Websites like domain.com.au, realestate.com.au and agent sites will show you what is on the market, listing prices and sales volumes.
Residex, the Queensland Valuer-General and SmartMaps are also useful local search tools.
From this point, you can shape a clear idea of what you want to buy - a cheap inner-city apartment, or perhaps an expansive homestead on the outskirts. It's up to you!
This is where the professional team at KKPP can be extremely useful. With experience and market knowledge, they can deliver you a shortlist of potential first homes that suit the brief you have determined based on your research.
It can save time and eliminate stress from the first home search.
It is crucial to understand everything about the property you want to buy. Getting a thorough inspection is essential, and it will inform how you negotiate for the property as well as what you pay. Without an inspection, you may find yourself buying a first home that requires extensive renovations to be up to code. Make sure your inspector is qualified with the Queensland Building and Construction Commission, and check the State Government for more details.
The contract of sale is one of the most important documents when buying your first home in Queensland. It will include details such as:
Personal information of you and the vendor,
How and when you pay the 10 per cent deposit, and where it will be held,
The time and date of final settlement, at which point the title is transferred,
Any cooling-off periods that apply (in Queensland, these are five business days),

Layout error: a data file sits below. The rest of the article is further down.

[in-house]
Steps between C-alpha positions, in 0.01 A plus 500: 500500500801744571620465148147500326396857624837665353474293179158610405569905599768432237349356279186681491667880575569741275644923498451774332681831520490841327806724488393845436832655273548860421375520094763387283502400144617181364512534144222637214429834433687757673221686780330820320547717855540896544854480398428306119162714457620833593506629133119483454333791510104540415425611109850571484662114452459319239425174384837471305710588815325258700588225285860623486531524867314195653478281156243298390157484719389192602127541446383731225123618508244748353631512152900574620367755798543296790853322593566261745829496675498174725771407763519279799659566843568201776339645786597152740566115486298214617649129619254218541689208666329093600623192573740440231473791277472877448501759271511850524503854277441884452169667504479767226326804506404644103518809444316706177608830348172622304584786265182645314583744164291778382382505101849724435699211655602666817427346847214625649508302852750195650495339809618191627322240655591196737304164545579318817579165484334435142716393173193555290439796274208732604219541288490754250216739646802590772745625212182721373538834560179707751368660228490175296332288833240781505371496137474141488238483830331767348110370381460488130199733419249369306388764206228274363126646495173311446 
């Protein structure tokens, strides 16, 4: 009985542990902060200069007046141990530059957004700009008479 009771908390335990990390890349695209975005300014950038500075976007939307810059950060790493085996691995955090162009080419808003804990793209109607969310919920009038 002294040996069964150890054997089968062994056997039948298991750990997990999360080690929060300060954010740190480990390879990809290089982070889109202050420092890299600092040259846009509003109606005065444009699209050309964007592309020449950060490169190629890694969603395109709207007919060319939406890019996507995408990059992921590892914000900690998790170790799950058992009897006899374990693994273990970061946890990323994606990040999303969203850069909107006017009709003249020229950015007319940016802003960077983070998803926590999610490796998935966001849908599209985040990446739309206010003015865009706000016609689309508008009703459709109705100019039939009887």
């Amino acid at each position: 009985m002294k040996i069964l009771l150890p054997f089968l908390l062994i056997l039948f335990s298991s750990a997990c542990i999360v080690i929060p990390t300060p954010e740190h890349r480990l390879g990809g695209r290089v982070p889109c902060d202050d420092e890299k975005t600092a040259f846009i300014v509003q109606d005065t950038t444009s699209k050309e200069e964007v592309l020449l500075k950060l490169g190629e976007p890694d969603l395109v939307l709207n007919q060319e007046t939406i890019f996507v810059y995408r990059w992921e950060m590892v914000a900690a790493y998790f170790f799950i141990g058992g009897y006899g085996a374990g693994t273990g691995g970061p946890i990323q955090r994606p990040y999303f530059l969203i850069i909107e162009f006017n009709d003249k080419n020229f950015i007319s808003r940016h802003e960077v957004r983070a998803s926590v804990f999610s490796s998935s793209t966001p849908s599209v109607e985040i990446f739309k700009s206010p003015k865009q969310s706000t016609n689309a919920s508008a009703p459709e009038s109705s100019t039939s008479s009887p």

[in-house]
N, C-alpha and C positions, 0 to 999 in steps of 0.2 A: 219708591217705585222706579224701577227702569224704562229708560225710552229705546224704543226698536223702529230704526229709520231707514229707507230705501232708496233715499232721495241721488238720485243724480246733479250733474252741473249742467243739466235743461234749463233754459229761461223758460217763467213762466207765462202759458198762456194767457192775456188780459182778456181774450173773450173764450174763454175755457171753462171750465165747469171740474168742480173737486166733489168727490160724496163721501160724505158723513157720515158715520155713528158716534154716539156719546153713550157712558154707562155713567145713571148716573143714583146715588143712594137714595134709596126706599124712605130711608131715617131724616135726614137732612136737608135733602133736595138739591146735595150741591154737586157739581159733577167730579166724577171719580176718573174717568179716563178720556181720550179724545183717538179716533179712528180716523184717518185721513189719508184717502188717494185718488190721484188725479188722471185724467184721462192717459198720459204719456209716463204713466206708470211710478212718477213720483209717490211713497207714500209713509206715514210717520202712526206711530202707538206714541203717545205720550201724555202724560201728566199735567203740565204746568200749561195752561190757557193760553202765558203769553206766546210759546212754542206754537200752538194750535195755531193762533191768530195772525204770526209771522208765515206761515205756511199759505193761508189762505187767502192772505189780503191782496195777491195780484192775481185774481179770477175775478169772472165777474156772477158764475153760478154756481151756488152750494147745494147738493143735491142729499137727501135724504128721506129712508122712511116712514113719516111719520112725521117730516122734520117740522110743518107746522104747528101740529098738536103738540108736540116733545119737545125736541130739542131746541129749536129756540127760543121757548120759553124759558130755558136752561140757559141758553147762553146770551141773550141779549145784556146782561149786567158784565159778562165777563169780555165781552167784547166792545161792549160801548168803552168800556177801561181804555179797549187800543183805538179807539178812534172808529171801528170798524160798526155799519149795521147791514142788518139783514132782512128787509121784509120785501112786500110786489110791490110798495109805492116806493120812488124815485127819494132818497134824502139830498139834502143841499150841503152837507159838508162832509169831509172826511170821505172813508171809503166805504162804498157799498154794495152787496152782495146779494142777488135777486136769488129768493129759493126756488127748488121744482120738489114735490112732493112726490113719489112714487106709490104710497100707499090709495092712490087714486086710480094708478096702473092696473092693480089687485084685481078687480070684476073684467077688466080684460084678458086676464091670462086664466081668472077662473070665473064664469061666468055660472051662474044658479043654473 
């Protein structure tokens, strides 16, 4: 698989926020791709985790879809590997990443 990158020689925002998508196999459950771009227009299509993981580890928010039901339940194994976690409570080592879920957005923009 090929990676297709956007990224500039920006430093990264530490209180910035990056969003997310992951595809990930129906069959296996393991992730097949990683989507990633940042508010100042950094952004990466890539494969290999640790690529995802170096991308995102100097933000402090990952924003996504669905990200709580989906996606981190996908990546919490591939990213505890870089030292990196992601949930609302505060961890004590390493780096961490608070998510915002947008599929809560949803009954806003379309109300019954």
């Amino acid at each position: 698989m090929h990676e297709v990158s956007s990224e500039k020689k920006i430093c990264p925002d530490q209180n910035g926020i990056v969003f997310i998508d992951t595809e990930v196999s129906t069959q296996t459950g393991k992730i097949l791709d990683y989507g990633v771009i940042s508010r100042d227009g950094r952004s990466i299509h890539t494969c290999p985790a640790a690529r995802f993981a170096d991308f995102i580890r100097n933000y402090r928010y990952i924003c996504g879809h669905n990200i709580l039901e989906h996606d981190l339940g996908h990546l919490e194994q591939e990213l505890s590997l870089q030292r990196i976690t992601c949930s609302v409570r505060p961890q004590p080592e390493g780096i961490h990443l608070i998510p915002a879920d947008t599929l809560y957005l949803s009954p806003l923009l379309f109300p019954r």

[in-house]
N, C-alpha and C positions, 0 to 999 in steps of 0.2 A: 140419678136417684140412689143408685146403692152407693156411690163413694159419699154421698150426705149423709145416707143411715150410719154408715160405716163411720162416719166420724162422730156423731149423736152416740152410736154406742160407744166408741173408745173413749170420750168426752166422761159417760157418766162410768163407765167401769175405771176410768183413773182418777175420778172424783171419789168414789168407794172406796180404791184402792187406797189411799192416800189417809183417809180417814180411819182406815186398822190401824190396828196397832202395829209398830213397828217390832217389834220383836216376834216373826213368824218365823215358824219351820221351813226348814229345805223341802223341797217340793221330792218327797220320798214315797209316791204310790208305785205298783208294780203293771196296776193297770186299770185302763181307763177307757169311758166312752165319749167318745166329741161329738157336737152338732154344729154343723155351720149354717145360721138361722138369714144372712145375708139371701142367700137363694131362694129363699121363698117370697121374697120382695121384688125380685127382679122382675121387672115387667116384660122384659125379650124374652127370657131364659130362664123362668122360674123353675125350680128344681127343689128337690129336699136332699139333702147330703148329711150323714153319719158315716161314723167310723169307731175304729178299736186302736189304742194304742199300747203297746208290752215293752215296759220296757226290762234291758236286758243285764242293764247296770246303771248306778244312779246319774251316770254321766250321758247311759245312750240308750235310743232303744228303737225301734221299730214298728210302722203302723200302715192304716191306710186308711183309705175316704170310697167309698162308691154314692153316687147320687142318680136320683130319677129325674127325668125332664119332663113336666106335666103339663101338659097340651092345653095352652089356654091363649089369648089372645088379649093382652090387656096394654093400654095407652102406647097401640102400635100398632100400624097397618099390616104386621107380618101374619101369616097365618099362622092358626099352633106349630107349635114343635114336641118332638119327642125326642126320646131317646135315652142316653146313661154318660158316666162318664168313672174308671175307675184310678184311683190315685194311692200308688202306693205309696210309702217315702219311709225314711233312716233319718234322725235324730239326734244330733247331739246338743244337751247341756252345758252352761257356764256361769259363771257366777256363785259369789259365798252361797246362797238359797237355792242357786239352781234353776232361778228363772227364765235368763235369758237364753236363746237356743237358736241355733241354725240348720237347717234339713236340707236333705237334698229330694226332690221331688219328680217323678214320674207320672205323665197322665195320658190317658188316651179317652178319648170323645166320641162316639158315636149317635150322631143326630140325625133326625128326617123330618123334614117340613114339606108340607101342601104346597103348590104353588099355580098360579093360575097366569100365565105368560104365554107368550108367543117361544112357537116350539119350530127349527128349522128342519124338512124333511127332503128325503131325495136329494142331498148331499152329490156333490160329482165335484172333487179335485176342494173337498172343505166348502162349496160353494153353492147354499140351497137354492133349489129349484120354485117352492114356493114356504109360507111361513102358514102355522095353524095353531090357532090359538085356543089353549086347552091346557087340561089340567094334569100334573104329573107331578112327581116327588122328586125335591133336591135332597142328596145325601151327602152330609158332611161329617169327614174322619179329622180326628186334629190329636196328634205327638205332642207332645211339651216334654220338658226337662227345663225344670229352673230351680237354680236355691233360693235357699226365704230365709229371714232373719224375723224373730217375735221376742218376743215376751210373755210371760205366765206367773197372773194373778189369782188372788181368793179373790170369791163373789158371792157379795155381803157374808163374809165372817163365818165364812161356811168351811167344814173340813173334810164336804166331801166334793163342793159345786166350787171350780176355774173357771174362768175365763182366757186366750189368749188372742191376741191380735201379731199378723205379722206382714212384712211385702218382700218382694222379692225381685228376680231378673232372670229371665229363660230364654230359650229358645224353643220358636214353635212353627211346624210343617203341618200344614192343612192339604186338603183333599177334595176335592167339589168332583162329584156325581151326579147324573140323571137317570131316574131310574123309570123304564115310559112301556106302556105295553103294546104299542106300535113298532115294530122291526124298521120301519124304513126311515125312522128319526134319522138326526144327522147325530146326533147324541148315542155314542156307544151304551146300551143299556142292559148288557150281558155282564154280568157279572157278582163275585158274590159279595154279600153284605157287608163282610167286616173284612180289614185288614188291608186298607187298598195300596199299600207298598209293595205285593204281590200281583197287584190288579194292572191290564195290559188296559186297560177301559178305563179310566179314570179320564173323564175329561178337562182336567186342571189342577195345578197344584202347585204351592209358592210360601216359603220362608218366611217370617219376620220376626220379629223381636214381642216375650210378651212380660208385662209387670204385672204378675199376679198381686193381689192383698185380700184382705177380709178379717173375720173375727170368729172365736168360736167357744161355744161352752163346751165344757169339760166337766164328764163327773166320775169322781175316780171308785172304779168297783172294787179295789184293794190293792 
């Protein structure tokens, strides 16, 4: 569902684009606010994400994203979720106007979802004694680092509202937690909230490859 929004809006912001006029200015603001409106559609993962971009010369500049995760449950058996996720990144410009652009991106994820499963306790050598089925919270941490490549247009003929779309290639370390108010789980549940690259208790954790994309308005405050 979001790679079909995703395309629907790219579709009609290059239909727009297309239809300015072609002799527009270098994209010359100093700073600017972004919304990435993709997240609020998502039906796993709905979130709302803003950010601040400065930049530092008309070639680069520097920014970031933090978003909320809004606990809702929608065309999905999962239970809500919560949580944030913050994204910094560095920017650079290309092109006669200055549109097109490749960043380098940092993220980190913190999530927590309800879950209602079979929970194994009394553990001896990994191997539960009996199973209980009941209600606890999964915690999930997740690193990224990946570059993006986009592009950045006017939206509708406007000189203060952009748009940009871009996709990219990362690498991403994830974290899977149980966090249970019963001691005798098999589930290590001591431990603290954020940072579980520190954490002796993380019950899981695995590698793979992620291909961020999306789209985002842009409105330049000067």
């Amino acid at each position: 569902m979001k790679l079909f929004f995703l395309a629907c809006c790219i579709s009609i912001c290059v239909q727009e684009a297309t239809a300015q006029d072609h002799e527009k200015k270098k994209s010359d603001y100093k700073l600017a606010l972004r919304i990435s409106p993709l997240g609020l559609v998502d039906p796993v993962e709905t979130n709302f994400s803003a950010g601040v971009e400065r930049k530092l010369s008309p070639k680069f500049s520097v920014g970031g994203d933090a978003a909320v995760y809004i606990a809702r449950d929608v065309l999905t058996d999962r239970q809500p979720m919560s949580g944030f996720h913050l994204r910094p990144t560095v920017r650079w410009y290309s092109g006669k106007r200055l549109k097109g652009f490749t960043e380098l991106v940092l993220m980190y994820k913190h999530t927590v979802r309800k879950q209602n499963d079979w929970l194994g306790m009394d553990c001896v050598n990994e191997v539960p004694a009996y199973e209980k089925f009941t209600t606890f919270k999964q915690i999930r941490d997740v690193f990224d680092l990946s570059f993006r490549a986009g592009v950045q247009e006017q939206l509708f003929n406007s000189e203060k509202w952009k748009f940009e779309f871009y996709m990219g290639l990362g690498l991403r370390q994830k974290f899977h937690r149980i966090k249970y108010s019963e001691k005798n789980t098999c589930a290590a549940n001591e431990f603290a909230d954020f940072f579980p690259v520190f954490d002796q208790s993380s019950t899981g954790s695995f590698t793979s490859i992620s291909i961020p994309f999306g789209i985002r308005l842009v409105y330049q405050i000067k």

Any conditions on the sale (subject to finance or inspections, for example), and
A warning statement on penalties for termination of the contract.
The Queensland government has more information on this. Conveyancers are highly recommended for going over this documentation, as well as performing title searches to check the property can actually be sold to you.
If you like the look of a property and want to make an offer, you can do this yourself - or with the help of an KKPP agent. You then negotiate the price of the home and any relevant conditions (such as subjecting the home to an inspection or moving in by a certain date), until both parties are satisfied.
You then both sign and exchange the contracts of sale, pay the deposit and the settlement process begins. The cooling-off period of five business days usually begins when you receive the contract - this is your time to go over everything with a fine tooth comb.
Buying Queensland property at auction means there is no cooling-off period, and normally no conditions (such as inspections) placed upon the sale. If the home goes above reserve and you are the highest bidder on the day, then the home is yours - exchange and payment of the deposit occurs on the day. This is why having finance approved and a deposit ready is vital for auctions.
There should be documents presented before the auction which detail the condition of the building, which is your chance to check it out. Bidding can be a stressful process, so getting an LJ Hooker buyers' agent to do it on your behalf could also be a good idea.
Once contracts are exchanged, settlement begins. This is where everything is finalised, paperwork is checked, finance is approved if it had not been already, and preparations are made for the move. You do not move into your new home until the final settlement date, which can be between 30 and 90 days after the period begins.
Buying your first home in Queensland can be a daunting process, but with the right real estate agent and financial professionals by your side it can be simple. Get in touch with Kim Kirkby Prestige Property for more information!